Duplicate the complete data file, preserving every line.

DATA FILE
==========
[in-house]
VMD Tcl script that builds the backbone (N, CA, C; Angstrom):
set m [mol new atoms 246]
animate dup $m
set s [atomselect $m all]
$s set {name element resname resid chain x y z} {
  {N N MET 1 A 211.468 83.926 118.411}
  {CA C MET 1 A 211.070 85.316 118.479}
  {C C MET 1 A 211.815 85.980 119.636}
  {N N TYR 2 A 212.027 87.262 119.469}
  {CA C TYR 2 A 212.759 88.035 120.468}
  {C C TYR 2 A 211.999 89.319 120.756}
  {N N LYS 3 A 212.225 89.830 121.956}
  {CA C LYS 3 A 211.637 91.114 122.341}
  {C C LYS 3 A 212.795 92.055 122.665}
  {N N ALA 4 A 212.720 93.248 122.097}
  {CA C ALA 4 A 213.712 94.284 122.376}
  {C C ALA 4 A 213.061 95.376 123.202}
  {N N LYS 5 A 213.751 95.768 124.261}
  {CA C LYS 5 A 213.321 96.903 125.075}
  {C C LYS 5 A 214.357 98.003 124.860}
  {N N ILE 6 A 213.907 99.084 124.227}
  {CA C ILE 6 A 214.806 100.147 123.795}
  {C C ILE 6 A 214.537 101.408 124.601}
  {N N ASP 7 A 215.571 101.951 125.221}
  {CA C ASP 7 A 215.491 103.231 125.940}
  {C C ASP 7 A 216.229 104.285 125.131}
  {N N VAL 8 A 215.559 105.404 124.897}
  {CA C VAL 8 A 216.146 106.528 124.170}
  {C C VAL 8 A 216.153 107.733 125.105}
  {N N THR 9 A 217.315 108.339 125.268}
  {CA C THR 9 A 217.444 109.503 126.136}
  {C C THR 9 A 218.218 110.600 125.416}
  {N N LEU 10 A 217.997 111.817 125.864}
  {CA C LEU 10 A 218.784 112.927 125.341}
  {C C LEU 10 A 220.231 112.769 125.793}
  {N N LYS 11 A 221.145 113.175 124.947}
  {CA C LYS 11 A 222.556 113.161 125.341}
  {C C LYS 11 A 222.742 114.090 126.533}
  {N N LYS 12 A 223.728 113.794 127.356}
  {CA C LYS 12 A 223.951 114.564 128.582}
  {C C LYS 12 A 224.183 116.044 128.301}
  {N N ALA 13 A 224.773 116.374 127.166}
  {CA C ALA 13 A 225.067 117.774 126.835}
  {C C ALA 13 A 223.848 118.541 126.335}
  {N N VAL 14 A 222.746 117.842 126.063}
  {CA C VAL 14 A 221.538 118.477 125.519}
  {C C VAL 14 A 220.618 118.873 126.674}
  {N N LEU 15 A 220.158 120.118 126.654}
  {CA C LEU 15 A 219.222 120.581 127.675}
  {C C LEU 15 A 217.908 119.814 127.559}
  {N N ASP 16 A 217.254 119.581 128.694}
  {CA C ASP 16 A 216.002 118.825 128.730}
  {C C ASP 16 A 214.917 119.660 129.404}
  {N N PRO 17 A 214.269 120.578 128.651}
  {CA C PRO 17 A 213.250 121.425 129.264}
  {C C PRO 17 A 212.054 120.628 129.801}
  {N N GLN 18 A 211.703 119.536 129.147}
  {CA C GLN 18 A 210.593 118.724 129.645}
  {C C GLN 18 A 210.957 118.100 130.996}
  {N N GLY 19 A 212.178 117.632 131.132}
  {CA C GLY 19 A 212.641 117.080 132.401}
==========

[in-house]
VMD Tcl script that builds the backbone (N, CA, C; Angstrom):
set m [mol new atoms 246]
animate dup $m
set s [atomselect $m all]
$s set {name element resname resid chain x y z} {
  {N N MET 1 A 211.468 83.926 118.411}
  {CA C MET 1 A 211.070 85.316 118.479}
  {C C MET 1 A 211.815 85.980 119.636}
  {N N TYR 2 A 212.027 87.262 119.469}
  {CA C TYR 2 A 212.759 88.035 120.468}
  {C C TYR 2 A 211.999 89.319 120.756}
  {N N LYS 3 A 212.225 89.830 121.956}
  {CA C LYS 3 A 211.637 91.114 122.341}
  {C C LYS 3 A 212.795 92.055 122.665}
  {N N ALA 4 A 212.720 93.248 122.097}
  {CA C ALA 4 A 213.712 94.284 122.376}
  {C C ALA 4 A 213.061 95.376 123.202}
  {N N LYS 5 A 213.751 95.768 124.261}
  {CA C LYS 5 A 213.321 96.903 125.075}
  {C C LYS 5 A 214.357 98.003 124.860}
  {N N ILE 6 A 213.907 99.084 124.227}
  {CA C ILE 6 A 214.806 100.147 123.795}
  {C C ILE 6 A 214.537 101.408 124.601}
  {N N ASP 7 A 215.571 101.951 125.221}
  {CA C ASP 7 A 215.491 103.231 125.940}
  {C C ASP 7 A 216.229 104.285 125.131}
  {N N VAL 8 A 215.559 105.404 124.897}
  {CA C VAL 8 A 216.146 106.528 124.170}
  {C C VAL 8 A 216.153 107.733 125.105}
  {N N THR 9 A 217.315 108.339 125.268}
  {CA C THR 9 A 217.444 109.503 126.136}
  {C C THR 9 A 218.218 110.600 125.416}
  {N N LEU 10 A 217.997 111.817 125.864}
  {CA C LEU 10 A 218.784 112.927 125.341}
  {C C LEU 10 A 220.231 112.769 125.793}
  {N N LYS 11 A 221.145 113.175 124.947}
  {CA C LYS 11 A 222.556 113.161 125.341}
  {C C LYS 11 A 222.742 114.090 126.533}
  {N N LYS 12 A 223.728 113.794 127.356}
  {CA C LYS 12 A 223.951 114.564 128.582}
  {C C LYS 12 A 224.183 116.044 128.301}
  {N N ALA 13 A 224.773 116.374 127.166}
  {CA C ALA 13 A 225.067 117.774 126.835}
  {C C ALA 13 A 223.848 118.541 126.335}
  {N N VAL 14 A 222.746 117.842 126.063}
  {CA C VAL 14 A 221.538 118.477 125.519}
  {C C VAL 14 A 220.618 118.873 126.674}
  {N N LEU 15 A 220.158 120.118 126.654}
  {CA C LEU 15 A 219.222 120.581 127.675}
  {C C LEU 15 A 217.908 119.814 127.559}
  {N N ASP 16 A 217.254 119.581 128.694}
  {CA C ASP 16 A 216.002 118.825 128.730}
  {C C ASP 16 A 214.917 119.660 129.404}
  {N N PRO 17 A 214.269 120.578 128.651}
  {CA C PRO 17 A 213.250 121.425 129.264}
  {C C PRO 17 A 212.054 120.628 129.801}
  {N N GLN 18 A 211.703 119.536 129.147}
  {CA C GLN 18 A 210.593 118.724 129.645}
  {C C GLN 18 A 210.957 118.100 130.996}
  {N N GLY 19 A 212.178 117.632 131.132}
  {CA C GLY 19 A 212.641 117.080 132.401}